were taking military training in the military base located in the El-Bab province of Syria.
The training was terminated on September 25, 2020, after which (in early October) all
fighters were transferred to Turkey and then to Azerbaijan.
• On September 28, 2020, approximately 1000 fighters from “Syrian National Army”
travelled to Azerbaijan from one of the airports [located] in the vicinity of the Kilis city of
• On September 28, 2020, the leader of one of the Syrian opposition groups had informed
that around 150 fighters from groups associated with the “Jabhat Al-Nusrah” terrorist
organization’s core unit, had been transported to Azerbaijan via Turkey.
• Fighters who have already taken part in the hostilities on the line of contact between the
Karabakh and Azerbaijan, were sending messages to their relatives and comrades-in-arms
urging them to be cautious when agreeing to travel to Azerbaijan “as they cannot imagine
what a hell was happening on the battlefield”. They were telling that the Azerbaijani armed
forces are sending them to the most dangerous areas of the battle.
• Some of fighters sent to Azerbaijan were not even aware that Azerbaijan is a Shia muslim
country, and discovering this fact prompted many fighters to abandon the battlefields and
return to Syria.
• Syrian mercenaries have been deceived on many occasions, as those mercenaries sent to
Azerbaijan were told that they would be kept away from military operations and their tasks
would be confined to guarding Azerbaijani oil installations which had contracts with
Turkey. Accordingly, they were transported to Turkey, then to Azerbaijan, but later found
out that they were thrown into violent clashes on the frontlines in Nagorno-Karabakh.
• A representative of the “Syrian National Army” had issued a fatwa classifying the fighting
in Azerbaijan as Jihad (collective duty in Islam).
• On September 30, 2020, conversations of the Azerbaijani side regarding the course of
hostilities were intercepted providing evidence on the Turkish involvement in the conflict
both in terms of the use of military aviation as well as in the context of the Arab-speaking
and Turkoman terrorist fighters’ participation. Azerbaijani and Arabic conversations have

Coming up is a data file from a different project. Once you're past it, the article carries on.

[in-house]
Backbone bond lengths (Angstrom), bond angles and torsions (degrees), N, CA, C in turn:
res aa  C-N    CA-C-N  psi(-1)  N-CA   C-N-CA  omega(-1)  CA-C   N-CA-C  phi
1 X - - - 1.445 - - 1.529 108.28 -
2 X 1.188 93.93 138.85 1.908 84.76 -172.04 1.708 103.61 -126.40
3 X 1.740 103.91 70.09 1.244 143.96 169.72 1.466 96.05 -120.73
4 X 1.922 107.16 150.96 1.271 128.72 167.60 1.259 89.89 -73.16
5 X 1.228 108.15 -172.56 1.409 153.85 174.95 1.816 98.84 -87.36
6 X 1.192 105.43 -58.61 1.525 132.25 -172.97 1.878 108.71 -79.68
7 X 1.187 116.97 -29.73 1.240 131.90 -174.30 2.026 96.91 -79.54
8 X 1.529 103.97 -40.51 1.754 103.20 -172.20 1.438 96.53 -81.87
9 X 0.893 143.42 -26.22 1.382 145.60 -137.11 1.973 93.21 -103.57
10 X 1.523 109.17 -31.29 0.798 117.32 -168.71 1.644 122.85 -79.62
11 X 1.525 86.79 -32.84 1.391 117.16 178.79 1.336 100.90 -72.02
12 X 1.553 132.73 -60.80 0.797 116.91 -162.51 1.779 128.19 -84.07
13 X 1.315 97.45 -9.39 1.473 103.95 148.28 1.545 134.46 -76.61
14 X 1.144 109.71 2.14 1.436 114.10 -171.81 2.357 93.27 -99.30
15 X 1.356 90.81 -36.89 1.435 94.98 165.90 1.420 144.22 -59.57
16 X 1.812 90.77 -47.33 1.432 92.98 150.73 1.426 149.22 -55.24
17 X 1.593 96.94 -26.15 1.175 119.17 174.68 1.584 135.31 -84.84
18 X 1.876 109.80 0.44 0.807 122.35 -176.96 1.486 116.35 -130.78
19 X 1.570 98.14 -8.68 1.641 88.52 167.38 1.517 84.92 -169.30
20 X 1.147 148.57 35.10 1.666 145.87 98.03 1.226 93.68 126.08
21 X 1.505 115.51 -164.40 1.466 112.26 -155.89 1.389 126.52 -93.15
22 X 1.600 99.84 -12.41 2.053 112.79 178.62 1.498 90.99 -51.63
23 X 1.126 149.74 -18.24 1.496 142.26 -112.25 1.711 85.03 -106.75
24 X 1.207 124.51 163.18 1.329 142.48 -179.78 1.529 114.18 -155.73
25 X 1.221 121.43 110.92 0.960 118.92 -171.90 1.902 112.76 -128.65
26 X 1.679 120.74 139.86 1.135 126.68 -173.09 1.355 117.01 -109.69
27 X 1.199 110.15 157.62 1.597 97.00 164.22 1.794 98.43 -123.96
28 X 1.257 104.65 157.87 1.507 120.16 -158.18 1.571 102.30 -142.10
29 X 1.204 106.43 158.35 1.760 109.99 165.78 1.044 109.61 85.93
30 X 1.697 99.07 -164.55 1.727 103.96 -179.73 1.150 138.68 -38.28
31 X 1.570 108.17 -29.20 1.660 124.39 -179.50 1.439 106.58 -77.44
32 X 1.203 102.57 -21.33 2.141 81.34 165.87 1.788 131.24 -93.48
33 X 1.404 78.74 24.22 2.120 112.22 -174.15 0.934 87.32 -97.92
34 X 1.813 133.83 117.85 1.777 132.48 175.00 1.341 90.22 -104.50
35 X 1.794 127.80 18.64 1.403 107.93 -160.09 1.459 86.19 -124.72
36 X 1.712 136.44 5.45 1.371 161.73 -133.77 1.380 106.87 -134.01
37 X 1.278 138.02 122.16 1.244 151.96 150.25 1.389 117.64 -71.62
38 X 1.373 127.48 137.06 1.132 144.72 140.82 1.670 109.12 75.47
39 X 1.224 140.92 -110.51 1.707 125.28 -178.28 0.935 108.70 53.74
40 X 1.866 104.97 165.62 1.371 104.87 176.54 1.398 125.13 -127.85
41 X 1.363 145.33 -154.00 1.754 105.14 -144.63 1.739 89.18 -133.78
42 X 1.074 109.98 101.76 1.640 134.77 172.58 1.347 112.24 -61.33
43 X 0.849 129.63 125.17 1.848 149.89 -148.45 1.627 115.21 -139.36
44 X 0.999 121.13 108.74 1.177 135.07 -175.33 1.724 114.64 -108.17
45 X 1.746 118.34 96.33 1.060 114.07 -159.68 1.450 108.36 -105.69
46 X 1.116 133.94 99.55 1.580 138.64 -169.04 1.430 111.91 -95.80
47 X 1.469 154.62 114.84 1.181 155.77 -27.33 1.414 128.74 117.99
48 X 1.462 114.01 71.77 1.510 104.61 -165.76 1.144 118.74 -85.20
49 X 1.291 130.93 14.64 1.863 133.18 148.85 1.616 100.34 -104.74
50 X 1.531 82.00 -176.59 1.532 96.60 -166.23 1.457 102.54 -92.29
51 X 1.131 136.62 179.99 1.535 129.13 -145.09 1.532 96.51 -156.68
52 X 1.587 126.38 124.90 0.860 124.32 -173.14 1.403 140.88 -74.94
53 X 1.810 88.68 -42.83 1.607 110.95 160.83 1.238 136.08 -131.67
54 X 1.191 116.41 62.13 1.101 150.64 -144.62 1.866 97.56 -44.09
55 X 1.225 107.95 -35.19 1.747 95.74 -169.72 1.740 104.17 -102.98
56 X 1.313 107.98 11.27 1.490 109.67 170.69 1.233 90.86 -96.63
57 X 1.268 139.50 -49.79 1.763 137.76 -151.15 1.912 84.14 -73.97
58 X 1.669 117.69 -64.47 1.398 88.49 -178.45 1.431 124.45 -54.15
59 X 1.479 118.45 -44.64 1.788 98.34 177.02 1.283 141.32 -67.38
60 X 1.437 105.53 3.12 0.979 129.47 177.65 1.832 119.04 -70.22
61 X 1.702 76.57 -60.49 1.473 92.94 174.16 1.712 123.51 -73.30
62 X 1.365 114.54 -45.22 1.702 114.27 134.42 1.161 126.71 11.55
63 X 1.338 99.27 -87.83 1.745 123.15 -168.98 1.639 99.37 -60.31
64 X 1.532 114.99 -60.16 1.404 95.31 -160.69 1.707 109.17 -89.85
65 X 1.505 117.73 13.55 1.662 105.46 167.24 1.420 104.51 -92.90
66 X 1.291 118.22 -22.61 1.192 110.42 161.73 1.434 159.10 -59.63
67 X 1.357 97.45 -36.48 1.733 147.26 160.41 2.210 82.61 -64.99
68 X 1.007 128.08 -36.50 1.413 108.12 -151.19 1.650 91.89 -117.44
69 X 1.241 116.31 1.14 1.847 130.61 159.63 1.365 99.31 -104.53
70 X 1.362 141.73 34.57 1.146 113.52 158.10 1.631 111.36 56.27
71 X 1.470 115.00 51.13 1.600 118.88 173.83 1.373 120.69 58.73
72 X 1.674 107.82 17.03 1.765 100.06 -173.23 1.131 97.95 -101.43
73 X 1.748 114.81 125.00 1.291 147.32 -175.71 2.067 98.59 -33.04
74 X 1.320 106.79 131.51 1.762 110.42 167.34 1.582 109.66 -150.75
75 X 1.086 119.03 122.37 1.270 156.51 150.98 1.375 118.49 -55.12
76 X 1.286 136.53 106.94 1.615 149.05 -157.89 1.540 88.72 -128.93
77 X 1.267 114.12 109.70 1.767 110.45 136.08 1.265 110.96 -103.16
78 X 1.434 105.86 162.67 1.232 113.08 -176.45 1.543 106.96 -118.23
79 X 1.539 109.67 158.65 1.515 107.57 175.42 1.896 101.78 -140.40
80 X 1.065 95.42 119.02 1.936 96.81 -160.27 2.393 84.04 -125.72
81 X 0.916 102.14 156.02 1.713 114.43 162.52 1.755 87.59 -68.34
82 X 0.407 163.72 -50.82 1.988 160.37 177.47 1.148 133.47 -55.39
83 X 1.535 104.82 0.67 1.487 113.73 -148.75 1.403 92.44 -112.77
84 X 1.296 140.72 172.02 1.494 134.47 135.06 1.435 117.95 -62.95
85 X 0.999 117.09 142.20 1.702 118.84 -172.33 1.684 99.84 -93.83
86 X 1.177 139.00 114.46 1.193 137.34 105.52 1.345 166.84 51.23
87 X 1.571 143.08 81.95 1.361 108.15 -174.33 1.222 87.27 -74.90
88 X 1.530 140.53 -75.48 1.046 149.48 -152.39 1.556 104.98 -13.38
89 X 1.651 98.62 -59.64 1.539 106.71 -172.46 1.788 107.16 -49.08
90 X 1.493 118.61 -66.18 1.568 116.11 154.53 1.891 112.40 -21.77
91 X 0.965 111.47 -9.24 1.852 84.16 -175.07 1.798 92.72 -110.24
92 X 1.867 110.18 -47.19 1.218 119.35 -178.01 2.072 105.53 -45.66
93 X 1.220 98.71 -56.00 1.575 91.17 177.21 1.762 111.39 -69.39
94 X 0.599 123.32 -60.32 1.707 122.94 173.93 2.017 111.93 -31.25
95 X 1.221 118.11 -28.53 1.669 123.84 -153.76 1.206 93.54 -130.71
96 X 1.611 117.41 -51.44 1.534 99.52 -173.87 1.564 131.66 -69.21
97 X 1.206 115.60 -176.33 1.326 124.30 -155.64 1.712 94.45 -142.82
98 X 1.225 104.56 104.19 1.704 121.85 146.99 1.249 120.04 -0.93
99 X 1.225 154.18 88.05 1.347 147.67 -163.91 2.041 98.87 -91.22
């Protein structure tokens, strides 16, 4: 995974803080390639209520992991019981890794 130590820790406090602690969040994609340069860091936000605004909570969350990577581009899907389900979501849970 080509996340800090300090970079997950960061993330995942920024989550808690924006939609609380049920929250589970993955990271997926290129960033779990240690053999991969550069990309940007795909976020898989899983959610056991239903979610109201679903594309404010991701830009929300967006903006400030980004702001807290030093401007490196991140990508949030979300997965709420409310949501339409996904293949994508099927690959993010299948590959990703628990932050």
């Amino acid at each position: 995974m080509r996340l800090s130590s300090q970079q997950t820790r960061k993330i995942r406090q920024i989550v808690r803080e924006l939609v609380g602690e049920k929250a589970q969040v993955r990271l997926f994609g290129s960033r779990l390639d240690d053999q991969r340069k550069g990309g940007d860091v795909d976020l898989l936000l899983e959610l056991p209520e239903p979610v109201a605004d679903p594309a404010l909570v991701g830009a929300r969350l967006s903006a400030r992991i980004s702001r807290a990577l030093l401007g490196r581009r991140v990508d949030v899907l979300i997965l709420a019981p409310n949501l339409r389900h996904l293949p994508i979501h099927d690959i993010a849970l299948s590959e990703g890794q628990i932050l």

also been recorded, whereby Azerbaijani servicemen and commanders spoke of the
situation in combat positions, exhaustion of Turkomans’ ammunitions, the wounded
among them and assistance provided to them. One of the Azerbaijanis instructed his
interlocutor to hand over the communication device to Mahmud from among the
• During hostilities in Artsakh two Syrian arab fighters were wounded and taken hostage and
during their interrogation provided ample information and evidence on the process of their
recruitment and engagement in the conflict. The following were the conditions of their
deployment in Azerbaijan: 5
o Mission stated during recruitment – security, monitoring (particularly, protection of
the oil infrastructure);
o Salary – 1500-2500 USD/monthly
o Term – six-month (with the option to be renewed once), rotation after 6 months.
o Age requirements for candidates – 18-40.
o The majority of volunteers were recruited from the following groups: “Sultan
Murad”, “Sultan Suleyman Shah” and “Al-Hamza”.
o In some cases, people from refugee camps in Syria were also recruited. Due to the
harsh living conditions in Northern Syria, the core motivation for their recruitment
was the relatively high payment.
o Recruitment was held in centers located in the northern part of the Aleppo province
which were under control of the “Sultan Murad”, “Sultan Suleyman Shah” and “Al-
Hamza”. Several terrorist fighters were also registered in the Hawar Kilis military
base (on the Syrian-Turkish border).
o The recruited persons were transported from the north of Syria to Turkey, from
where they went by plane to Azerbaijan.
• One of the hostage foreign terrorist fighters also informed during the interrogation that in
Azerbaijan when they were thrown into the battlfield they were promised to be paid
additional 100 USD for each chopped head of an Armenian
2. The criminal mechanisms used to recruit and transport FTFs from Syria to Turkey and
afterwords to Azerbaijan to participate in the armed aggression of Azerbaijan against the
people of Artsakh (Nagorno-Karabakh):
• illegal recruitment centers were operating in different areas, mostly in northern part of
• the recruited terrorist fighters took military trainings in different military bases and camps
in northern Syria and in the territory of Turkey;
• the recruited mercenaries passed state borders of Syria, Turkey and Azerbaijan, most
probably through different smuggling mechanisms, either in small groups, using civilian
vehicles, or in large numbers on board of airplane;
• in some cases the mercenaries were deceived regarding the purpose of their transfer to
Azerbaijan, as well as offering financial benefits, abusing their vulnerable situation in the
refugee camps in northern Syria;
• bulk cash flows and money laundering schemes were beyond any reasonable doubt
employed in order to provide financial and logistical support for the recruitment and
transfer of mercenaries to the conflict zone and to engage them in the armed conflict on the
side of the armed forces of Azerbaijan;
• the FTFs, who were used as mercenaries, engaged in the armed conflict and were provided
with necessary weapons and ammunition, which is a clear case of diversion of small arms
and light weapons to terrorists.